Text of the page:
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dc.contributor.authorTa-Johnson, Vivian
dc.contributor.authorSuss, Joel M.
dc.contributor.authorLande, Brian
dc.identifier.citationTa-Johnson, V., Suss, J. and Lande, B. (2022), "Using natural language processing to measure cognitive load during use-of-force decision-making training", Policing: An International Journal, Vol. ahead-of-print No. ahead-of-print.
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dc.description.abstractPurpose Few studies have tested the efficacy of instruction based on cognitive load theory in police use-of-force (UoF) training due to limitations of existing cognitive load measures. Although linguistic measures of cognitive load address these limitations, they have yet to be applied to police UoF training. This study aims to discuss the aforementioned issue. Design/methodology/approach Officers’ verbal behavioral data from two UoF de-escalation projects were used to calculate cognitive load and assess how it varied with officer experience level (less-experienced, experienced). The verbal data were further analyzed to examine specific thinking patterns that contributed to heightened cognitive load across officer experience levels. Findings Across both studies, responses from less-experienced officers contained greater usage of cognitive language than responses from experienced officers. Specific cognitive processes that contribute to cognitive load in specific situations were also identified. Originality/value This paper enables police trainers to facilitate the development of adaptive training strategies to improve police UoF training via the reduction of cognitive load, and also contributes to the collective understanding of how less-experienced and experienced officers differ in their UoF decision-making.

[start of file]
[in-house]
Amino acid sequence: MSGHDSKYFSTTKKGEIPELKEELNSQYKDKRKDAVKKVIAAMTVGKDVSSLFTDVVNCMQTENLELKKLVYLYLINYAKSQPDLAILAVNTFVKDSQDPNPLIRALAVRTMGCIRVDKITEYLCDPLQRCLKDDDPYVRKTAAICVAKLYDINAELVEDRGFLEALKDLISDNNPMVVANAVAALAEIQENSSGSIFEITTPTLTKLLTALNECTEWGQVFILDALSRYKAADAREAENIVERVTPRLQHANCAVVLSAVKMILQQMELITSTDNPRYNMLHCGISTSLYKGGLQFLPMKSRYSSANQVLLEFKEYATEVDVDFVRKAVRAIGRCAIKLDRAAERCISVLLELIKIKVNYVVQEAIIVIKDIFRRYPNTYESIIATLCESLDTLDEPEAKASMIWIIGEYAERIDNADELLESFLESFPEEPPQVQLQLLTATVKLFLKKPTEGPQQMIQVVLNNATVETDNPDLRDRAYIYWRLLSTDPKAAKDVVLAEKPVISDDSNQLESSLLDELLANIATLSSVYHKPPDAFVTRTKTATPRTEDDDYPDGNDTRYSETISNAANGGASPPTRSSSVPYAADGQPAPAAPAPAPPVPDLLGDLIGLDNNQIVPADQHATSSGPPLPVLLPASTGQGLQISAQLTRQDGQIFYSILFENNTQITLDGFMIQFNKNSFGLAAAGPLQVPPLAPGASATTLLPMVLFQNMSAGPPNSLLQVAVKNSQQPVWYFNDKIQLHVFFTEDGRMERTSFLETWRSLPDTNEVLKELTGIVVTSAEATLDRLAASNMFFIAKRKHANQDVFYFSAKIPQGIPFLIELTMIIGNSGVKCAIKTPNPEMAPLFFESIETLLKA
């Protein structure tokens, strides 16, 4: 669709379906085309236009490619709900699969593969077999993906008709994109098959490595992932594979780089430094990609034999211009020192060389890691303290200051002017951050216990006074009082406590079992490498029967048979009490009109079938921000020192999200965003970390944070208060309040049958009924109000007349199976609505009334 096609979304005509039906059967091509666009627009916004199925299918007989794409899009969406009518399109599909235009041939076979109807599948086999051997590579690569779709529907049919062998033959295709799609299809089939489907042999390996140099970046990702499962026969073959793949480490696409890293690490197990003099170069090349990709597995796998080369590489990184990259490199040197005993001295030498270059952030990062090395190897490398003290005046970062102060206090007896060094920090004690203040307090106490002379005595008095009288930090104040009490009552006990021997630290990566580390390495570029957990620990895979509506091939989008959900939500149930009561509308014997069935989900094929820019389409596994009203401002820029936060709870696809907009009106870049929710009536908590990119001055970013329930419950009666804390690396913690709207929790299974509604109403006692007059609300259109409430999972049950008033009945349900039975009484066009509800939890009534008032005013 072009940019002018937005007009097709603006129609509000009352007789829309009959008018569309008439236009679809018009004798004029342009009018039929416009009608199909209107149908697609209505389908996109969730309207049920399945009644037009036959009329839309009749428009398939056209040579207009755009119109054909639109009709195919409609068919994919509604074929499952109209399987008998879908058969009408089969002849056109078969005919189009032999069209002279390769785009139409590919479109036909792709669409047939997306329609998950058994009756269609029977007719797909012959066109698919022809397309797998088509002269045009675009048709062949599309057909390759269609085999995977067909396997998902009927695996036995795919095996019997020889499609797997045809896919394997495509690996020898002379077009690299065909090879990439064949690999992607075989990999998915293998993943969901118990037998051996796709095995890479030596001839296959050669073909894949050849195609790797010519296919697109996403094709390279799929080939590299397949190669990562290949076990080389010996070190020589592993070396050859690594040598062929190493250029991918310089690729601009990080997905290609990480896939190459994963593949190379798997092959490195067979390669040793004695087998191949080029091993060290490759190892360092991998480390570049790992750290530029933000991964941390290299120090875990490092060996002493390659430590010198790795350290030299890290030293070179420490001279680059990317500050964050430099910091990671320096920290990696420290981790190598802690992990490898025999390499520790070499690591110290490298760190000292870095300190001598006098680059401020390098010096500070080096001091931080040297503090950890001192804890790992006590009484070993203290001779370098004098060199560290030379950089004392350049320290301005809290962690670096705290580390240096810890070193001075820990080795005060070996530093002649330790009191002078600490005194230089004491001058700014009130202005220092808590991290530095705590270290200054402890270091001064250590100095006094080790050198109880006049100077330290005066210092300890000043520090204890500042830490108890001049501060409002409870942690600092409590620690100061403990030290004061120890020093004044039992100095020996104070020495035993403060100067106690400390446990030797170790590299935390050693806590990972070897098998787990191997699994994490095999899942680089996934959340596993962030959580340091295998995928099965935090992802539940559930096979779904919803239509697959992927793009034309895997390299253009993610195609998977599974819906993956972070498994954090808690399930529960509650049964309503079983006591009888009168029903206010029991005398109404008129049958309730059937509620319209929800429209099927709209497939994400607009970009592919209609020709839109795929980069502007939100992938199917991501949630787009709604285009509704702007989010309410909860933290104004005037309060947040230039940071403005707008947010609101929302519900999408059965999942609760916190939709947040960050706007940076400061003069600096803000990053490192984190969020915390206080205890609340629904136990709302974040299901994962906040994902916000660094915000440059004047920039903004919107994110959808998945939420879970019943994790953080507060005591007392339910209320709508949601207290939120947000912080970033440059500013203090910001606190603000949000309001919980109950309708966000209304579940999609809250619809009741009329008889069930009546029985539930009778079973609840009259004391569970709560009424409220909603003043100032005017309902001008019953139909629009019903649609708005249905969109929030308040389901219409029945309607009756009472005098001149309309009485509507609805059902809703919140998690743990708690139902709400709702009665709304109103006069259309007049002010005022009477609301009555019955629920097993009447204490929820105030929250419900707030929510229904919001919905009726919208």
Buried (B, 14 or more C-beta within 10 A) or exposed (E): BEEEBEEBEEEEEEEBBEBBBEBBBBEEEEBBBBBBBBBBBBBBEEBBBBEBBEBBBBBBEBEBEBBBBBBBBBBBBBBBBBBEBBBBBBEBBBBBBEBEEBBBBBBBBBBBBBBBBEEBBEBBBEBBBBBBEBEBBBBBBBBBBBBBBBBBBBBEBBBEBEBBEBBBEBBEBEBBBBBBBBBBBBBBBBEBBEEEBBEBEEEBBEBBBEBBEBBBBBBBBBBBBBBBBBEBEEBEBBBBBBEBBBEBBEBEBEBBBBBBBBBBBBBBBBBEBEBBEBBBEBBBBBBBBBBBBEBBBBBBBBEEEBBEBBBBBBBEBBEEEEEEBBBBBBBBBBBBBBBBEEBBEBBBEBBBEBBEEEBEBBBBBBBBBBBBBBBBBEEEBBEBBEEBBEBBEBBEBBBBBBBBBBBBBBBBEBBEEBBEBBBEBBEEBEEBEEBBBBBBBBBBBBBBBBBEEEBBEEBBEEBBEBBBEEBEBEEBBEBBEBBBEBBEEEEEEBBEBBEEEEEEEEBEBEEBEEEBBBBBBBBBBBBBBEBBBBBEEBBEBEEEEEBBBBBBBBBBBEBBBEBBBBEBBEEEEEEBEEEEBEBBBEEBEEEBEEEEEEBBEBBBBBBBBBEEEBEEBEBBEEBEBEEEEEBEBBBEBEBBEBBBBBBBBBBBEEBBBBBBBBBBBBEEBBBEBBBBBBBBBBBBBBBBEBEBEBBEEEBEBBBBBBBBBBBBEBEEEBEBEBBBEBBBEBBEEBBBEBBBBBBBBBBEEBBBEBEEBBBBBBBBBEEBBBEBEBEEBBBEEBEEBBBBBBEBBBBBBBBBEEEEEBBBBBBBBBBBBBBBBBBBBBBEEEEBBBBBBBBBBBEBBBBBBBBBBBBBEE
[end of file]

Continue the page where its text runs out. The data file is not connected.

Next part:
dc.publisherEmerald Publishing Limited
dc.relation.ispartofseriesPolicing: An International Journal
dc.subjectDecision making
dc.subjectUse of force
dc.subjectPolice training
dc.titleUsing natural language processing to measure cognitive load during use-of-force decision-making training
dc.rights.holder© 2022 Emerald Publishing Limited

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